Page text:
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History of Political Economy 36.1 (2004) 207-209

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Divine Economy: Theology and the Market. By D. Stephen Long. New York: Routledge, 2000. 270 pp.

Economics and theology have not always been strangers. Before economics evolved into its own discipline, human economic behavior (as a quick pass through any number of texts on the history of economic thought will demonstrate) was in the public domain, open to analysis from business people, politicians, moral philosophers, anthropologists, and theologians alike. In the pre-Enlightenment world, buying and selling was not compartmentalized and studied separately from political and religious life; human information was not gathered as quantifiable data but was viewed both intuitively and philosophically. Life was seen as a series of integrated exchanges that encompassed everything from market behavior and laws to family life and religion, and it is only in the modern age that science has sought to divide one facet of life from another. For Christian theologian D. Stephen Long, these divisions are problematic, and he seeks to reunite the disciplines. In Divine Economy, Long traces and critiques the various ways theologians in the twentieth century engaged the discipline of economics, and offers his own vision of how this engagement should look.

Long distinguishes three traditions in Christian economic thought—the dominant, the emergent, and the residual—which can be identified in part by their main conversation partners in the field of economics. While there is no uniform agreement among them, Long identifies theologians in the dominant group as those who take their cues from the capitalist tradition that begins with Adam Smith, mingling the Christian doctrine of original sin (self-interest) with a Stoic belief in unintended consequences (the invisible hand). As does Smith, theologians such as Michael Novak, Max Stackhouse, and Dennis McCann see the interference of religion in the economy as potentially hazardous, and freedom from constraints for both individuals and markets is seen as the basic starting point for economic thought. Most of these theologians agree that corporations can be instruments of good works in the world (Novak goes so far as to say Christians should "love" corporations as they [End Page 207] do their churches [51]) and that theological language is unnecessary to responsible economic thought.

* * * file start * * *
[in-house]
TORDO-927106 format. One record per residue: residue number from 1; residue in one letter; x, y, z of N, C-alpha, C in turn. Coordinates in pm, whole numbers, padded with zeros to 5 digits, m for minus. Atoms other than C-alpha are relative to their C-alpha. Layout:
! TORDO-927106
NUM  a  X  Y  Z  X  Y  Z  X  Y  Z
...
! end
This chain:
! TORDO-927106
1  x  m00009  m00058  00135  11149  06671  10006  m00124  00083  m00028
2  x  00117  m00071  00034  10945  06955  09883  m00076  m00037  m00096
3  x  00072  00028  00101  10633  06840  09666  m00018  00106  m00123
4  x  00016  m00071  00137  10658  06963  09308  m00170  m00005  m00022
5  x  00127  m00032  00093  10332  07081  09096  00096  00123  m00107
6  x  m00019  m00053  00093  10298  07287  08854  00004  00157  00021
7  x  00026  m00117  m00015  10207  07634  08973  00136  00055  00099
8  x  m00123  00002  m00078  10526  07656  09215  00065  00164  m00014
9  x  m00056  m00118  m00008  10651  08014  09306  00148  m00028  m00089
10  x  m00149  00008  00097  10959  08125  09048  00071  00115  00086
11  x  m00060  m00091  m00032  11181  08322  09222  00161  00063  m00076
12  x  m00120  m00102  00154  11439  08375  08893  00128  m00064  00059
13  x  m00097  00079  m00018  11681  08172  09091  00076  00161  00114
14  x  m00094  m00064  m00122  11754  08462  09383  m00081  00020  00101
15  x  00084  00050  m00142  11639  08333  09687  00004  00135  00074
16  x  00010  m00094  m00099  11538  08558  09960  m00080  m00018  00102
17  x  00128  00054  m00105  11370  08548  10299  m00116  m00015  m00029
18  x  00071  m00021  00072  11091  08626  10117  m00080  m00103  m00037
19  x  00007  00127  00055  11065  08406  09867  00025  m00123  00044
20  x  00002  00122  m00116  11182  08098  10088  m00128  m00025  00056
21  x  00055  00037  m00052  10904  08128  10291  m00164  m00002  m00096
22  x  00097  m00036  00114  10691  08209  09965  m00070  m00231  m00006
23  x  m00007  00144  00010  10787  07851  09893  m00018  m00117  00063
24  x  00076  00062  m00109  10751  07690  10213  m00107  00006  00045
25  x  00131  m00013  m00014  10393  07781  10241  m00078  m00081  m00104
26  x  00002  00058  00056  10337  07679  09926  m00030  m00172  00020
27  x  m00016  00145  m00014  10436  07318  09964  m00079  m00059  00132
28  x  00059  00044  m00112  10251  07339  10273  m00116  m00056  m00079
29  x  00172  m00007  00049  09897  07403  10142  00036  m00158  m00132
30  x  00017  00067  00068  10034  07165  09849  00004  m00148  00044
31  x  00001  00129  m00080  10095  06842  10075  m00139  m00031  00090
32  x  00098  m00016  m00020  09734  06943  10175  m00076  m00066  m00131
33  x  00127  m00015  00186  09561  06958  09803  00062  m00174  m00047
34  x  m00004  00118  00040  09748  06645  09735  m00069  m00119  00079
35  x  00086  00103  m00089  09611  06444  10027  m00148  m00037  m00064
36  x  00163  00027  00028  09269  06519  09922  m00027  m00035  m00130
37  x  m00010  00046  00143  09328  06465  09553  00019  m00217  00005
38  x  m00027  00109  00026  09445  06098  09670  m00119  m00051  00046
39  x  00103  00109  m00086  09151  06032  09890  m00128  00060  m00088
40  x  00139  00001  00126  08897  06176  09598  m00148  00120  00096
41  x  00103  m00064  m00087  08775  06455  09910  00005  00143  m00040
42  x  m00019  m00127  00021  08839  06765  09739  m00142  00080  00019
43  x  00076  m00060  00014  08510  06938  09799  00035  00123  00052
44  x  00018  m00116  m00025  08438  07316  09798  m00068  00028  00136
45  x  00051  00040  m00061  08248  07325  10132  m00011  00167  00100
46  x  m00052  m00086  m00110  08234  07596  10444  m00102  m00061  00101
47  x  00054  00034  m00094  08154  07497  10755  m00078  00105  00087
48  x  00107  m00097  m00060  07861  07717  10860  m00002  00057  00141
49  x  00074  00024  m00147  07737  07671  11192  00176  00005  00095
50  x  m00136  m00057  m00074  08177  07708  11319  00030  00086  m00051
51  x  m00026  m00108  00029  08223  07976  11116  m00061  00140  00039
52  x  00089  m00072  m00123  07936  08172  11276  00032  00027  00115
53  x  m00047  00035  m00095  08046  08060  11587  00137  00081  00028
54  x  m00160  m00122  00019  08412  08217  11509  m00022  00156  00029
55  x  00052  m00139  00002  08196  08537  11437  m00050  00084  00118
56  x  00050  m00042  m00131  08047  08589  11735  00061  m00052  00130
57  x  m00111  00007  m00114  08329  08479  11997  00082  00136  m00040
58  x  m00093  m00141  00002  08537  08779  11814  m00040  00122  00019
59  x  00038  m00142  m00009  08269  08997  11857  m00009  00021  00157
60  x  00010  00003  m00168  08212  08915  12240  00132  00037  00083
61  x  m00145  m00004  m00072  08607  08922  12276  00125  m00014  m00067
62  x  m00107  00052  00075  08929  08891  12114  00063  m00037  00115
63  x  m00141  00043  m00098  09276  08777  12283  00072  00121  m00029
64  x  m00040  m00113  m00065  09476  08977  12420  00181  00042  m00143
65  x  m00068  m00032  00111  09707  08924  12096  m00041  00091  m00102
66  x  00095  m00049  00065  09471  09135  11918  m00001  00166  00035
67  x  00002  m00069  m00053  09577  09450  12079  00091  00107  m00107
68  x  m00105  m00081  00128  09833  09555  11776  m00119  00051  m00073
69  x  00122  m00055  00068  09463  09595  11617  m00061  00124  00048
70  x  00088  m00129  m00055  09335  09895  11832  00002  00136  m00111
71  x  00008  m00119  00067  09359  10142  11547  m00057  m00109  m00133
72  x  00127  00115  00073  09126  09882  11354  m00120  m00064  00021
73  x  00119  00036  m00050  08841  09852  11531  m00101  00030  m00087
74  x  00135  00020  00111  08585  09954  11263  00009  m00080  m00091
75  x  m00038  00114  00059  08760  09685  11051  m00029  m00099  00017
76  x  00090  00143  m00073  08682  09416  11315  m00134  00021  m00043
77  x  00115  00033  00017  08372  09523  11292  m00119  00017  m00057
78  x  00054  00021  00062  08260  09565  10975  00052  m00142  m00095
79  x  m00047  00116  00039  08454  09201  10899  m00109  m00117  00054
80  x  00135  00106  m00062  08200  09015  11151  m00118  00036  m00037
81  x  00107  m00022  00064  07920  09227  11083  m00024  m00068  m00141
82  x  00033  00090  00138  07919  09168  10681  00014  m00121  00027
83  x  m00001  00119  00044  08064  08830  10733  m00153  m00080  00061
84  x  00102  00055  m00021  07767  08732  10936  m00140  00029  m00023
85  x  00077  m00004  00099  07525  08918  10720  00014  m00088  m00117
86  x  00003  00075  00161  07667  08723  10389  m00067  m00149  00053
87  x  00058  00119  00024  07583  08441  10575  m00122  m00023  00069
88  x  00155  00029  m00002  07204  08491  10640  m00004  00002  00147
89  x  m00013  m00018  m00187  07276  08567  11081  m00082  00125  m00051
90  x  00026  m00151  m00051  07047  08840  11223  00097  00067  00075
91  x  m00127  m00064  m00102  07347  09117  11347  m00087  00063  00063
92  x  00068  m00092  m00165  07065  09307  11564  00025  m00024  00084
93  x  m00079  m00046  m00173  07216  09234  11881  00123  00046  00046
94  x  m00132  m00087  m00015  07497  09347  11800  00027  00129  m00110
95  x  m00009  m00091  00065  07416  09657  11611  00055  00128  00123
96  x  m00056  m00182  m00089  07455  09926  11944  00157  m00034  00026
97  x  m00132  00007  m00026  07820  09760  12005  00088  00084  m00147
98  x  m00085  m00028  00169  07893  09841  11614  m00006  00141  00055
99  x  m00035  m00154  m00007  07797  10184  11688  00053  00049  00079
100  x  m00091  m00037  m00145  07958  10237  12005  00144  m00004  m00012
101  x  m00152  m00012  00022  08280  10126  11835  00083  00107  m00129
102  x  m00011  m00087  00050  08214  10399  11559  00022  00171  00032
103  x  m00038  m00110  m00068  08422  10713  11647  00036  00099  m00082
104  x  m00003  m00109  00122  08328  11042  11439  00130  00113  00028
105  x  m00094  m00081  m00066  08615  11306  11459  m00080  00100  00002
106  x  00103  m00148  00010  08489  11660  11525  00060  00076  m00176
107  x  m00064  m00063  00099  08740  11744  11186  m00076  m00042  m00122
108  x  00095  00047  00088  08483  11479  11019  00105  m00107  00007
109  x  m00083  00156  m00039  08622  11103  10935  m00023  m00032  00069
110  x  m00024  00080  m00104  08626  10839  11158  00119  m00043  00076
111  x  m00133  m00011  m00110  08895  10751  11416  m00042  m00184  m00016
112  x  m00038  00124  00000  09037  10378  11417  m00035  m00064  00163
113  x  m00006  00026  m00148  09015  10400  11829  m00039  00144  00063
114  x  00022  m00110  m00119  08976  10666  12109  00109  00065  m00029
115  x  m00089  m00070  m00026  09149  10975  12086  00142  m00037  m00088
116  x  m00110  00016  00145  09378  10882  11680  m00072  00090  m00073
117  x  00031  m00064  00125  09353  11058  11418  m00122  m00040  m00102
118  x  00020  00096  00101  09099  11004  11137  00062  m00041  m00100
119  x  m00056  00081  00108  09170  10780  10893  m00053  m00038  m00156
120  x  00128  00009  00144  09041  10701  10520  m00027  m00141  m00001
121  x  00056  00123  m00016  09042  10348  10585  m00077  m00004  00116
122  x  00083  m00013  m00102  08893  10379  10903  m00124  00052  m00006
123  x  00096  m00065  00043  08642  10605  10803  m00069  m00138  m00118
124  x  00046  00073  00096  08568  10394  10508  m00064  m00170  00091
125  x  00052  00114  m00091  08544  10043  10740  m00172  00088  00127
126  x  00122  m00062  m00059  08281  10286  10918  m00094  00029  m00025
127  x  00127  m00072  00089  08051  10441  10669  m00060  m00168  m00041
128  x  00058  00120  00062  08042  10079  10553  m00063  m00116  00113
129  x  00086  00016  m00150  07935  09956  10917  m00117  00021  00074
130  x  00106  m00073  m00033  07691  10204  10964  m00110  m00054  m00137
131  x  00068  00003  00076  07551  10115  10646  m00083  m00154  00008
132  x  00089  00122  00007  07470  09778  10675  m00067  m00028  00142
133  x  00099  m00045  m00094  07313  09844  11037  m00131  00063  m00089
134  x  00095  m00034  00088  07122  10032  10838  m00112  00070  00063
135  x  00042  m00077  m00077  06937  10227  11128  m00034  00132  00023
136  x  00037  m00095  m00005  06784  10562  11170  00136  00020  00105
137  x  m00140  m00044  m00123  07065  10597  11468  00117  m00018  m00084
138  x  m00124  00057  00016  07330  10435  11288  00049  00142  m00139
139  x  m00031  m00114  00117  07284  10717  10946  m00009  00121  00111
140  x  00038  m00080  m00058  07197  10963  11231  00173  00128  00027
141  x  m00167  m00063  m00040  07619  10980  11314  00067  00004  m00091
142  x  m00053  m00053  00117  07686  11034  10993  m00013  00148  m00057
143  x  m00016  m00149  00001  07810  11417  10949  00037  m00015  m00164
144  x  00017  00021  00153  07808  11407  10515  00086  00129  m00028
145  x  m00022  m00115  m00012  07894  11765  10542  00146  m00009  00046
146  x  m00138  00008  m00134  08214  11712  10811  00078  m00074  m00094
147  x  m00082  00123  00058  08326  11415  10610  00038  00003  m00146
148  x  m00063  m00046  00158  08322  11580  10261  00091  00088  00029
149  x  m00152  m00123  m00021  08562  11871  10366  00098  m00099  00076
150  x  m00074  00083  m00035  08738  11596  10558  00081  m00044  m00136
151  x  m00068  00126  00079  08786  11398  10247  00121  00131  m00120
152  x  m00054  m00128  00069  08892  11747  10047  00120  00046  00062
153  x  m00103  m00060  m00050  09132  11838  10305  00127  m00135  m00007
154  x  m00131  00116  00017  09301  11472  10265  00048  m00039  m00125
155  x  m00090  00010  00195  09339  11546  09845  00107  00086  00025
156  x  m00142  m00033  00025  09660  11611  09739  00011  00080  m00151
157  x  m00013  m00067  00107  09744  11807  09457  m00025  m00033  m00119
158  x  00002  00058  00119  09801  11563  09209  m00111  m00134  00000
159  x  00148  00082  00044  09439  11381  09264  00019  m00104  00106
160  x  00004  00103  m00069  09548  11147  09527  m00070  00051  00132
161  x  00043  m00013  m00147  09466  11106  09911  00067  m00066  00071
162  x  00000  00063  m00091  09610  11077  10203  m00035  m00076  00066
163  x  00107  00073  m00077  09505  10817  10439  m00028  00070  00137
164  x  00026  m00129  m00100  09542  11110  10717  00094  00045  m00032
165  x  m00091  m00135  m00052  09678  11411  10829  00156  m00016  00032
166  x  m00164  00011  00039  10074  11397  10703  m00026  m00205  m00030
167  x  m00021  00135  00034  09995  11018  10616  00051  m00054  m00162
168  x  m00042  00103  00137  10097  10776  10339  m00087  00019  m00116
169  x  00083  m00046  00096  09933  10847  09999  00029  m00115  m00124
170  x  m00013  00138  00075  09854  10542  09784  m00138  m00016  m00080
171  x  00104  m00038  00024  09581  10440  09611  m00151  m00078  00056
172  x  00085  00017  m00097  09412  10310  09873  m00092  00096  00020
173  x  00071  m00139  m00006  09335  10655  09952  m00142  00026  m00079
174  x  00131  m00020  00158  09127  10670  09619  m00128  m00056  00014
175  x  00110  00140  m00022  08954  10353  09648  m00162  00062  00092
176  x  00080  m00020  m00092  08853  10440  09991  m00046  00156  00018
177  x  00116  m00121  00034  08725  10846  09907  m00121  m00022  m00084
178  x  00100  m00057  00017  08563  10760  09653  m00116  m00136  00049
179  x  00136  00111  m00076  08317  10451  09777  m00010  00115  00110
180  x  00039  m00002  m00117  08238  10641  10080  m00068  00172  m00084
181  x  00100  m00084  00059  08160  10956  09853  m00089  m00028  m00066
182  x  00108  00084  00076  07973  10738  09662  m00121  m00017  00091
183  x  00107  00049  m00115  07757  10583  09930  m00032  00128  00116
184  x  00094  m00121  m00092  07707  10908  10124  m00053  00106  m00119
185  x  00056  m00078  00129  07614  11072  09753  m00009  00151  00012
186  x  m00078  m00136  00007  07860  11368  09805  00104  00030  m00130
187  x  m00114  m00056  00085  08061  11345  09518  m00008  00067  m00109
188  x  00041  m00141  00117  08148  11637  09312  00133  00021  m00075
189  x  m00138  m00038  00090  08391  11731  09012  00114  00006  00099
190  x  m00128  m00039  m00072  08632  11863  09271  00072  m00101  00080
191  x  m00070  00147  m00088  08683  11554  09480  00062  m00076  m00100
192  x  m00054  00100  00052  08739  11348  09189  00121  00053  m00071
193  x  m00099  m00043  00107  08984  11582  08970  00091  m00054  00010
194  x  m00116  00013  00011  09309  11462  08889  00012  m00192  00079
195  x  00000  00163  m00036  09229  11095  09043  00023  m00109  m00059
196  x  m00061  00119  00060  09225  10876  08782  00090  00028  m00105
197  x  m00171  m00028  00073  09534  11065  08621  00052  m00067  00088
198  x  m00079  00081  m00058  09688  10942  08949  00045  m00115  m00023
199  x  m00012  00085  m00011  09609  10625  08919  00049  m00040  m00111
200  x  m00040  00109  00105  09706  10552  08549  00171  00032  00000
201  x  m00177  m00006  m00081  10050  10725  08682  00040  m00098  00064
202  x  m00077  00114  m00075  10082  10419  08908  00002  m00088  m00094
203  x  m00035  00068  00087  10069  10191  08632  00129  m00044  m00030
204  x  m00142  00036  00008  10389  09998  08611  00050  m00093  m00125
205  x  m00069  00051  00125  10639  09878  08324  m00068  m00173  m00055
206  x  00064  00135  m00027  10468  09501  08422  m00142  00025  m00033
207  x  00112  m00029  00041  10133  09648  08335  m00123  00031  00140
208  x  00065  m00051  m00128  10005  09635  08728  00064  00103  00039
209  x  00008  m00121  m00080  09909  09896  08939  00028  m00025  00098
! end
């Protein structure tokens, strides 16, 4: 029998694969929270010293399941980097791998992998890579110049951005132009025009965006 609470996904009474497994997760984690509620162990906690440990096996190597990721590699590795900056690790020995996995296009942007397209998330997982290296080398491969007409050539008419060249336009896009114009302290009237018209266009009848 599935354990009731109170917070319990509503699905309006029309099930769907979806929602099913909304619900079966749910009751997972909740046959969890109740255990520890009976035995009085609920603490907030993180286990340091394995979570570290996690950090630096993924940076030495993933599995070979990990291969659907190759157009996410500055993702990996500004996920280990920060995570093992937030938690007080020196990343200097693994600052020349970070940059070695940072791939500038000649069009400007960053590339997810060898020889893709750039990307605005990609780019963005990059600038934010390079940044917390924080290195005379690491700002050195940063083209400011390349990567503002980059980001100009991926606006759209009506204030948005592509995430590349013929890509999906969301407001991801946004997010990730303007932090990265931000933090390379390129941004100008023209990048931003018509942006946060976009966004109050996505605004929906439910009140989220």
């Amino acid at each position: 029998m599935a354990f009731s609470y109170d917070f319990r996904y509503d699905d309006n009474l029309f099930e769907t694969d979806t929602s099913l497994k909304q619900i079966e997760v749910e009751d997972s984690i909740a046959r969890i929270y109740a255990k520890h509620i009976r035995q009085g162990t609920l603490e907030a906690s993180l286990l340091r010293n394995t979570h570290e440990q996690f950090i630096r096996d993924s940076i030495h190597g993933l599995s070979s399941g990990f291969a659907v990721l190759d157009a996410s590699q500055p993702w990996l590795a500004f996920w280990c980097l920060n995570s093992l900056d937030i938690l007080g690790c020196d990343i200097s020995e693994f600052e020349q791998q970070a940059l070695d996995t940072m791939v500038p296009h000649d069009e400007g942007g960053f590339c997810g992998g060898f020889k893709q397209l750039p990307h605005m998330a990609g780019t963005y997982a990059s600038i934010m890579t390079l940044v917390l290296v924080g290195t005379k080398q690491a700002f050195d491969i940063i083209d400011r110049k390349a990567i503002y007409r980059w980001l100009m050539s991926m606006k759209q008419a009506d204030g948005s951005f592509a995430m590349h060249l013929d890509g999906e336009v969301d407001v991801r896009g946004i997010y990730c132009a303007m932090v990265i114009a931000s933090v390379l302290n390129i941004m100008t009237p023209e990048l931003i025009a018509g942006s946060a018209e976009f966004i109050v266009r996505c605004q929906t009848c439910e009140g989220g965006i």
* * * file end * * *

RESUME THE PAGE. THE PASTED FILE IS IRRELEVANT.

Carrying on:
Not all thinkers in this group accept classical or neoclassical doctrines outright; Stackhouse, for example, rejects the utilitarianism of John Stuart Mill because it leaves no room for "the good" and prefers the Kantian model of duty, and Ronald Preston favors Keynes and believes original sin calls for greater intervention by the state. But what these thinkers have in common, according to Long, is method. He also calls this dominant tradition the "Weberian strategy," in that it accepts Max Weber's fact-value distinction with regard to social science and theology, viewing economics as an autonomous science that studies hard facts about human economic behavior, whereas theology considers the "values" or meanings that underlie and evolve from that behavior. Long critiques these theologians for sacrificing uniquely Christian theology and narrative in order to appear relevant to the current economic situation, thus reducing their thought to little more than capitalism with Christian meanings added on as an afterthought. The ironic result, he concludes, is irrelevance: "Theology does not matter to the economy . . . not from the lack of theological work in this area, but because of it" (79).

The second tradition of Christian economic thought that Long identifies is also found wanting in his estimation because it does not sufficiently challenge the basic assumptions of the dominant tradition but rather "emerges" directly from it, much in the same way Marxism emerged from classical economics. Thinkers in this tradition—such as Peruvian priest Gustavo Gutierrez, feminist Rosemary Radford Ruether, and African American theologian James Cone, identified under the loose heading of "liberation theology"—generally speak from the point of view of oppressed groups and, perhaps not surprisingly, are overwhelmingly influenced by Marx. Unlike the dominant group, these theologians see capitalism and Christianity as fundamentally opposed to each other; capitalism is based on exploitation, while Christianity is fundamentally about freedom and justice...


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pp. 207-209
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Archived 2005
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